Amy Donaldson: North Las Vegas runner refuses to let debilitating disease stop him
NORTH LAS VEGAS, Nev. — It began as a way to lose weight.
Somewhere along the way it became a refuge.
And now, after being diagnosed with a rare, debilitating disease, running is how Adam Silverstein defiantly holds on to who he is.
“I used to run because I could,” said the 27-year-old Arizona native who now lives in North Las Vegas. “Now I run because everyone, including my own body, tells me I can’t. ... I choose to run, not because it is easy, but because it is hard.”
Silverstein was never an athlete.
“I played baseball as a kid, and I hated every minute of it,” he said with amusement evident in his voice. “One day a couple of years ago, I joined a gym to lose some weight and started running.”
As he dropped unwanted extra pounds, he also started to shed emotional baggage.
“It was very therapeutic for me,” he said. “It just gave me 30 minutes, or an hour, to be with my thoughts. There was nothing about work, school — just meditate almost, but a little more actively.”
He ran his first race — a 5K — in 2010, and the bond was cemented.
“I love racing,” he said. “I’m not fast, and I probably never will be, but there is something satisfying about the accomplishment each time.”
In December 2011 he ran his first half marathon and quickly tallied seven 13.1-mile races. He heard about a long-distance relay in his hometown of Phoenix, a Ragnar Relay race in which 12 runners take turns covering just under 200 miles, and jumped on a team with 11 people he’d never met.
“That was probably my least favorite course, but the team was fun and the whole experience was amazing,” he said. “My first three teams were complete strangers going in, but they’re some of my best friends now. I’m running Niagara (Ragnar) in two weeks with six people I’ve run with on other Ragnars. It’s just a unique experience, and you don’t get that every day of your life.”
The relays provided him with the teammates he’d never had in a sport that had become central to his life.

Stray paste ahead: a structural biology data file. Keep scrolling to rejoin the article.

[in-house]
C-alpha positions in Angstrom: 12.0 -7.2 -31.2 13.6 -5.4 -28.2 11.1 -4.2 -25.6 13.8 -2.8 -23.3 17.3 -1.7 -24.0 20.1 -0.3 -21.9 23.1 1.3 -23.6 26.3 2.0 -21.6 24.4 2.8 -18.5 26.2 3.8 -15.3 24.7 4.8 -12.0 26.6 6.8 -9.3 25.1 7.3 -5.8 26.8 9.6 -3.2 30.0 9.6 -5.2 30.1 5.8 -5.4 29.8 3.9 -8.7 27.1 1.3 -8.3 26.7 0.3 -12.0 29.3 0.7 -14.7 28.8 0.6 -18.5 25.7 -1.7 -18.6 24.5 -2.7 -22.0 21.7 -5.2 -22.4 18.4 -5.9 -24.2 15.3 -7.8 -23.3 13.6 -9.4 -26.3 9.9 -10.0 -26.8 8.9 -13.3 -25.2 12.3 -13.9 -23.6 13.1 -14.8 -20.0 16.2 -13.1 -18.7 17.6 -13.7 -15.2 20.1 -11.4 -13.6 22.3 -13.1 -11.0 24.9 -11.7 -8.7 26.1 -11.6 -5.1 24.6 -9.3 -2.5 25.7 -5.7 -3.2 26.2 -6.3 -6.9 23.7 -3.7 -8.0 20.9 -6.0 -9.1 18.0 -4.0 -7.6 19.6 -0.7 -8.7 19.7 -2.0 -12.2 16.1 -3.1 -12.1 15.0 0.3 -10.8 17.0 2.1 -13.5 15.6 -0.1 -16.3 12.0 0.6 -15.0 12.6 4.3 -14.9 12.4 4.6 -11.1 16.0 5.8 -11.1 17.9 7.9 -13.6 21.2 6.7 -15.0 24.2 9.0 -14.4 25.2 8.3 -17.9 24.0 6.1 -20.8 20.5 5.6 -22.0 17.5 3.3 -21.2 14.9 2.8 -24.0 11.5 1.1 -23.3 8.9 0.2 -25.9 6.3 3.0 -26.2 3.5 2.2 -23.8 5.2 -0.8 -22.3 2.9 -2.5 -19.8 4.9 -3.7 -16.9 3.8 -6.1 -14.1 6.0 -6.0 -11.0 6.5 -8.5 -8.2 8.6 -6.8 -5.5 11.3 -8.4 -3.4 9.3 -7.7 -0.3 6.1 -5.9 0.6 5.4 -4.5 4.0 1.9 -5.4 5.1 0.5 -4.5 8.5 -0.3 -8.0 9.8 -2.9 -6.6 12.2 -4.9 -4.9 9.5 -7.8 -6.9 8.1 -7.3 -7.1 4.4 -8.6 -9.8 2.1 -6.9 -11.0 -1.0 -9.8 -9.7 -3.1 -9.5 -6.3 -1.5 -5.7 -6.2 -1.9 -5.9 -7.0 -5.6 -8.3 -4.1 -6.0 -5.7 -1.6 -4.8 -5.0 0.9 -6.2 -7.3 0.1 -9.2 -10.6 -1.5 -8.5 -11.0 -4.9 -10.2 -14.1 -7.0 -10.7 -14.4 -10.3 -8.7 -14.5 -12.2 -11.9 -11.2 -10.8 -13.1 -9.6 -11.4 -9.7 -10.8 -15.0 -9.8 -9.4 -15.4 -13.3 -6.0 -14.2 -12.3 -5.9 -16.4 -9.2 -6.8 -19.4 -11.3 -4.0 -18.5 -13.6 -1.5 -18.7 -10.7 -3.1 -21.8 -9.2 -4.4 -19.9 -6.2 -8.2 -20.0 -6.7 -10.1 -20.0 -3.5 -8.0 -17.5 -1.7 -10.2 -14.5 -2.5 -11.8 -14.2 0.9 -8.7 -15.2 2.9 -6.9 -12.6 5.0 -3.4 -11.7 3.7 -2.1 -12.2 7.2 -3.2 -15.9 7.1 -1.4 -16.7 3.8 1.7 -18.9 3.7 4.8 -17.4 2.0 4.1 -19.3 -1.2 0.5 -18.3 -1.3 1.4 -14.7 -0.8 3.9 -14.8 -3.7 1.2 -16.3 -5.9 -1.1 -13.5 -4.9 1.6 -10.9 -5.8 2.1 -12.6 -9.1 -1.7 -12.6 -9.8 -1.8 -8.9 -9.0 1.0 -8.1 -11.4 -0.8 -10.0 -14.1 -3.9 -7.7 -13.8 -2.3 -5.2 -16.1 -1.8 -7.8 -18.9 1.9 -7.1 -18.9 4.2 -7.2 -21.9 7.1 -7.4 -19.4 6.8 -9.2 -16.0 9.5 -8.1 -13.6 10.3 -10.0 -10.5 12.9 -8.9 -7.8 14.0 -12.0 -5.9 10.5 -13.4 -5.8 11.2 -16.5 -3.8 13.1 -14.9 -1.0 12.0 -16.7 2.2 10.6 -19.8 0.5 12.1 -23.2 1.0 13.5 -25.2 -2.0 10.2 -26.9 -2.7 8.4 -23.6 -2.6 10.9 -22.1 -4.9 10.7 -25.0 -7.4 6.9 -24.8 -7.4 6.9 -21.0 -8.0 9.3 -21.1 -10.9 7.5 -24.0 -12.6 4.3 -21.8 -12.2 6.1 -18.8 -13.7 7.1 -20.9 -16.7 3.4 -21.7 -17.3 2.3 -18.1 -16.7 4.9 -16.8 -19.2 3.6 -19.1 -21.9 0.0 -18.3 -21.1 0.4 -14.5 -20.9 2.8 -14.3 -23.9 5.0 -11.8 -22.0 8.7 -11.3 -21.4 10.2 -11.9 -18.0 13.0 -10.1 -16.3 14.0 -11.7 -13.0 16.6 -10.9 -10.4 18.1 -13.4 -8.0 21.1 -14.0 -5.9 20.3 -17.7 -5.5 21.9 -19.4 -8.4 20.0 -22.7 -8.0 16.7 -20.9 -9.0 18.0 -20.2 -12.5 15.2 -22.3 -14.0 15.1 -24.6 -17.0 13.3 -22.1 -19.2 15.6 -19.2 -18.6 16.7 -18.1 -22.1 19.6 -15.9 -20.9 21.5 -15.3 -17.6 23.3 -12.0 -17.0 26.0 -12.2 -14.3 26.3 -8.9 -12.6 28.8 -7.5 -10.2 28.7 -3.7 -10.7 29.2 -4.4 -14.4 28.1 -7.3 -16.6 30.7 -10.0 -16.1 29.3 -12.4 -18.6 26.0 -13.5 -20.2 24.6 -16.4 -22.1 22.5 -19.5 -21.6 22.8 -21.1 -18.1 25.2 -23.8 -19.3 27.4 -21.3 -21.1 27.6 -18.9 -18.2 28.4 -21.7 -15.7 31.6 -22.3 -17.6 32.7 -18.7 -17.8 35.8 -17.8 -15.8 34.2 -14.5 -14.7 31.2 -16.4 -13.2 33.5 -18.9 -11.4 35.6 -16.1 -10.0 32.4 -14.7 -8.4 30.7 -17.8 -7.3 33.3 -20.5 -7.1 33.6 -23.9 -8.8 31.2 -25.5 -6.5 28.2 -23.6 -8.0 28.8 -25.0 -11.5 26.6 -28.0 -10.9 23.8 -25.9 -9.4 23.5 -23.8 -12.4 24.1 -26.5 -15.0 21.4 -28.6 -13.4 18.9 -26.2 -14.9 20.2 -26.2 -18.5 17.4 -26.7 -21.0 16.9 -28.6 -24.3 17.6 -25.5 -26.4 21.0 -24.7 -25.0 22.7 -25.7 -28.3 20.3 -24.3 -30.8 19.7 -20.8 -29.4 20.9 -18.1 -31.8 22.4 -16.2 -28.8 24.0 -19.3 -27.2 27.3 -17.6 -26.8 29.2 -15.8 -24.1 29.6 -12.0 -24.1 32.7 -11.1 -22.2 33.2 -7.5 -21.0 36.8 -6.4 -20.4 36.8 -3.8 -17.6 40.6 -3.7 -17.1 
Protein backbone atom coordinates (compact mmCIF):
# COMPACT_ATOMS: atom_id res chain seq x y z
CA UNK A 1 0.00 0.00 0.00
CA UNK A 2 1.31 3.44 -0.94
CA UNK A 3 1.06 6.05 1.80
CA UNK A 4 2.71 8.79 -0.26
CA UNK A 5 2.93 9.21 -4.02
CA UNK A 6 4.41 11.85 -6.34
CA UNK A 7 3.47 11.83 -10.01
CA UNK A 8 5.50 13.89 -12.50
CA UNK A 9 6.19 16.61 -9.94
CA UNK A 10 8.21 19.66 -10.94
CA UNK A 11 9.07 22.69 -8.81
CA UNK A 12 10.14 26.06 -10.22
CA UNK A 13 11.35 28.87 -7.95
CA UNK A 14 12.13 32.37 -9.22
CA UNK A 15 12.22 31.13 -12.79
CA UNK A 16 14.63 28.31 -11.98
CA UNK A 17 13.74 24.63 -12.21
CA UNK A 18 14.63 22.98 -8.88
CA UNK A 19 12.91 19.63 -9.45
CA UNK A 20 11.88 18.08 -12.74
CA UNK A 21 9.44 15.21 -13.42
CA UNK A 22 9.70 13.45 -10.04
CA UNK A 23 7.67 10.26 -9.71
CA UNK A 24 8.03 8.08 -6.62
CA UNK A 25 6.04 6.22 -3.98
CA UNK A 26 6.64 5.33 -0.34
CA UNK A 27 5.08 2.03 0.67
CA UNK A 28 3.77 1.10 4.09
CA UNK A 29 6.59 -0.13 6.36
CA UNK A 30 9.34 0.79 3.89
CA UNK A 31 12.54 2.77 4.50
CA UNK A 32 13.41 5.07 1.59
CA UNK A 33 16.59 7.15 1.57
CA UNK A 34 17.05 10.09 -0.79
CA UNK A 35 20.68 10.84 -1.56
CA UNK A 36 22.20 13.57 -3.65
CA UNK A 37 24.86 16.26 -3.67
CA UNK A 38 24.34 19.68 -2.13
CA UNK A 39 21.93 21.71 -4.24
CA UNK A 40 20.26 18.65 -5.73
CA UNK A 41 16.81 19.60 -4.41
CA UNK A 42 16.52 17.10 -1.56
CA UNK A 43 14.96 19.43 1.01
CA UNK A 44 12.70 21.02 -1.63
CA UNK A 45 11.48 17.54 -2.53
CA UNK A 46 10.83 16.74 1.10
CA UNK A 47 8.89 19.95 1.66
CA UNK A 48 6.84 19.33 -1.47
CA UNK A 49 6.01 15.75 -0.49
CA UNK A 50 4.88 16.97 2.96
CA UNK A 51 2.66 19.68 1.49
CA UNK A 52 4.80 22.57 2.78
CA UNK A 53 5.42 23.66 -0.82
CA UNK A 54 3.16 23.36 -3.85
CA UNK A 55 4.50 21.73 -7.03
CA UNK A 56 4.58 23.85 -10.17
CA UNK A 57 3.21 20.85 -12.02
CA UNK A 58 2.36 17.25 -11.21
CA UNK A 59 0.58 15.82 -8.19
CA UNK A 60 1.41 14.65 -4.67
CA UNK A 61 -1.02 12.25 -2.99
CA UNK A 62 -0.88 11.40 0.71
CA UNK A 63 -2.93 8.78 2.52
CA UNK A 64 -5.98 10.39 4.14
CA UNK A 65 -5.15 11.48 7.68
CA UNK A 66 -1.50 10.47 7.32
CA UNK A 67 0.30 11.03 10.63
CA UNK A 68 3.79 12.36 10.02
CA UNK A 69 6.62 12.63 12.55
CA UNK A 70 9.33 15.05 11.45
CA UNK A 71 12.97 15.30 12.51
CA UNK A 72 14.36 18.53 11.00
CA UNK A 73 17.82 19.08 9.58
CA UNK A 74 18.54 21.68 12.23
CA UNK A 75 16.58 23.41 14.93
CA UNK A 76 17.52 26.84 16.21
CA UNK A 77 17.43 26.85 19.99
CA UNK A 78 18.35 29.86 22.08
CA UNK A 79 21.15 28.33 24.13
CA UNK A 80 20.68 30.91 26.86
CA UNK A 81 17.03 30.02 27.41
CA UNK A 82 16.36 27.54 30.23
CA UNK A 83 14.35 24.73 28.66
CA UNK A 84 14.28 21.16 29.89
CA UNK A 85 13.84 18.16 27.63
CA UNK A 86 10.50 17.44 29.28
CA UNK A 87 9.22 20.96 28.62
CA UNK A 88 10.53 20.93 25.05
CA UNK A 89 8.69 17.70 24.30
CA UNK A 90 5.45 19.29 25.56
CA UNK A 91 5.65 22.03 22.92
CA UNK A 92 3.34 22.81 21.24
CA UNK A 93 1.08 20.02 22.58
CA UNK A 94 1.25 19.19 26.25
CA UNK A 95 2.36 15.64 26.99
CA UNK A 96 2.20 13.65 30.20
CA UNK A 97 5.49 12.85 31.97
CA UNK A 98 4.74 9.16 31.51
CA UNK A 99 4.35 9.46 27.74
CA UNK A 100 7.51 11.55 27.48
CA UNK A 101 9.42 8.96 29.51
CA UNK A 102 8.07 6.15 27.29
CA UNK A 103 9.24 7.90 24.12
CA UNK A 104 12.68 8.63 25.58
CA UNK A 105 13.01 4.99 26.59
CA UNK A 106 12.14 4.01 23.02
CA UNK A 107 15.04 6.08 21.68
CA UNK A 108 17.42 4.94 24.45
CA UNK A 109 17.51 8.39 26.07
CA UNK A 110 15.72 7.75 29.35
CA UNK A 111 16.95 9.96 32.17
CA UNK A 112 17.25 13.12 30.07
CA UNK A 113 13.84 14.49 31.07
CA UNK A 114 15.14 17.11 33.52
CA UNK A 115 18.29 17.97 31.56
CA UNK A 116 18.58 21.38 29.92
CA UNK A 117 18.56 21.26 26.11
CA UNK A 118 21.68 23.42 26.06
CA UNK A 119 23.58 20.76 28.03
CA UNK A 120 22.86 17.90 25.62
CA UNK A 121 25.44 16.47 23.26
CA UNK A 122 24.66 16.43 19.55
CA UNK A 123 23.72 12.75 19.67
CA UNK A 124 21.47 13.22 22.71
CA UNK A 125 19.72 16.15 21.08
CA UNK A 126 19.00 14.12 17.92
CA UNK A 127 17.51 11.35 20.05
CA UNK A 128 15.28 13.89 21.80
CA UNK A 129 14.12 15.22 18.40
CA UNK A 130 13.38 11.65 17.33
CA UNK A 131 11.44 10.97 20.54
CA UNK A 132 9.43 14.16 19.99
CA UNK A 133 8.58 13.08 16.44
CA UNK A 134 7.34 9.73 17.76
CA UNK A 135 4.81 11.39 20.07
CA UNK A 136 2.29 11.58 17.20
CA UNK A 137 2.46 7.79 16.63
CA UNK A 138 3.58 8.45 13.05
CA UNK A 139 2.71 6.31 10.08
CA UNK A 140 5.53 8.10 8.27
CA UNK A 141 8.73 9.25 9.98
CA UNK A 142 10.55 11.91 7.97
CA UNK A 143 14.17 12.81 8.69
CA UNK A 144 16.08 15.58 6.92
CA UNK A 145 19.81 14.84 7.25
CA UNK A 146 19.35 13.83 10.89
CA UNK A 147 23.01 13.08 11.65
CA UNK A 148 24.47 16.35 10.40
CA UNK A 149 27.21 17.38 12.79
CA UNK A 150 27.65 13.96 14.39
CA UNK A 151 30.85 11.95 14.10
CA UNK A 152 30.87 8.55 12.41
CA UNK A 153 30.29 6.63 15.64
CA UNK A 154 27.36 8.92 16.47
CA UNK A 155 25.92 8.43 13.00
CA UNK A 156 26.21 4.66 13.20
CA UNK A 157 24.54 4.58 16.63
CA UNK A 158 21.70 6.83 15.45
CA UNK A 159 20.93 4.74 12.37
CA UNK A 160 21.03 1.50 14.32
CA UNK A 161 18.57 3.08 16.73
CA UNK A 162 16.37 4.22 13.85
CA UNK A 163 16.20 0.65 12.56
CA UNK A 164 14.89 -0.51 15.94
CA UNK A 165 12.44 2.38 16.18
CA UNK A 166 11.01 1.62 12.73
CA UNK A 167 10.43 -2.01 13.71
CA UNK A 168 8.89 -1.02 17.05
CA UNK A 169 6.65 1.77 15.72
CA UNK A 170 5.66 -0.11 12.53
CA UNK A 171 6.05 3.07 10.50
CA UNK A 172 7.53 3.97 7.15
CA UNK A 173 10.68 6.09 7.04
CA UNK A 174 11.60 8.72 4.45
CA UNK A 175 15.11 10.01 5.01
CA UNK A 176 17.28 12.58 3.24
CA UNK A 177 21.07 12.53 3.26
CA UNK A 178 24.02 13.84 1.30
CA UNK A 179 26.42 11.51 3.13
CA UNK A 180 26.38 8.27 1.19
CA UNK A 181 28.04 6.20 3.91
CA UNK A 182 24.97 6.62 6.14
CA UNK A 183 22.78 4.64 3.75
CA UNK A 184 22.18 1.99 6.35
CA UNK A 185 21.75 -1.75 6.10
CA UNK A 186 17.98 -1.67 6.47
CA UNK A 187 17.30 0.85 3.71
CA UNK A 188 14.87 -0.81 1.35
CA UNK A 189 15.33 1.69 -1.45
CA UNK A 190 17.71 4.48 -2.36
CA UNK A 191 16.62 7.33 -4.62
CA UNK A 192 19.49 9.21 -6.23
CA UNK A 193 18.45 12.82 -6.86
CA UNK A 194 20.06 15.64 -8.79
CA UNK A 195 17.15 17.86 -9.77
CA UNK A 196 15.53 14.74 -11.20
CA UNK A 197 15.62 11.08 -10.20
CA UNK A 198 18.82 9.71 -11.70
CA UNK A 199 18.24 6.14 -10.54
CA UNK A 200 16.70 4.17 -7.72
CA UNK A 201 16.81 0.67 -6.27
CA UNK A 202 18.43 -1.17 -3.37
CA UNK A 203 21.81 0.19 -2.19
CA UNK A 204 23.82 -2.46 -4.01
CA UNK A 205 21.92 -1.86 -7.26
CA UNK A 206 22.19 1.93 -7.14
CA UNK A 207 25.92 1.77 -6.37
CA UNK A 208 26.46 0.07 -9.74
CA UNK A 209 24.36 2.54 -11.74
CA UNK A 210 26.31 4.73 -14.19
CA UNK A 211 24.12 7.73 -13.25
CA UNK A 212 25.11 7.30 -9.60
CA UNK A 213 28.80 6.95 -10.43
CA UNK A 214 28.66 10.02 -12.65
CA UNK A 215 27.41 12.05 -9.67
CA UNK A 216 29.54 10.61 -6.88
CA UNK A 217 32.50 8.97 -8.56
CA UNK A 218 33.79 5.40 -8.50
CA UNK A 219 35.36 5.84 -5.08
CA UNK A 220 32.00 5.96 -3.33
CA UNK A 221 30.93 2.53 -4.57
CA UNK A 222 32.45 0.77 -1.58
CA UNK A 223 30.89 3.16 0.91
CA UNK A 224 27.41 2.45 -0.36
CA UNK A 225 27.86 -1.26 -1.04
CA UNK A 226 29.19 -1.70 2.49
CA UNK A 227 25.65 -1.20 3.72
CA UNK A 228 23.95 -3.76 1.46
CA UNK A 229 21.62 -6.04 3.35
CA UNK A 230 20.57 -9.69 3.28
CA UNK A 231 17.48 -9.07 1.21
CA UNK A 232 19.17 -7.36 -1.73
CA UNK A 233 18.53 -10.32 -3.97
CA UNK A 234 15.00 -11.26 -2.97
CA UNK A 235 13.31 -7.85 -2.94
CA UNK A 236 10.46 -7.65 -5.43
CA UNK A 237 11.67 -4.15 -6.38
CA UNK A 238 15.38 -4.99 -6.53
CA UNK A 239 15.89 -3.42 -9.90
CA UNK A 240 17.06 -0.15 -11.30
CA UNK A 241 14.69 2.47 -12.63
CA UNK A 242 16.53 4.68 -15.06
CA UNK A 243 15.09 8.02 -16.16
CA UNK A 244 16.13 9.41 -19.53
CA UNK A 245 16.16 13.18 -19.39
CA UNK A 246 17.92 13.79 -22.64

“There is nothing in my life I’ve ever looked forward to as much as running a Ragnar,” he said. “Every time I schedule one, I’m counting down the days.”
Last July he was running on the treadmill when “everything went blurry.” He began to experience weakness in his face, neck and arms and constantly dealt with unexplained blurred vision.
He got an explanation for the symptoms on Aug. 29, 2012, when doctors told him he had myasthenia gravis, a disease in which his body’s immune system attacks the acetylcholine receptors in his muscles, preventing them from properly contracting.
Some days he feels like he should at 27 — fit, energetic and strong. Other days he struggles just to talk, sometimes even to take a breath or swallow.
Silverstein is battling the disease with everything he has — and everything medical science offers. He’s undergoing several treatments and takes oral medication three to five times daily, as well as enduring an IV therapy every other week.
“There are no guarantees,” he admits. “The possibility exists that I could go into a period of remission when the disease seemingly lies dormant within my body, but it could flare up without warning at any point.”
The triggers are just about anything — stress, environmental changes, infections, and maybe most problematic for him, physical exertion.
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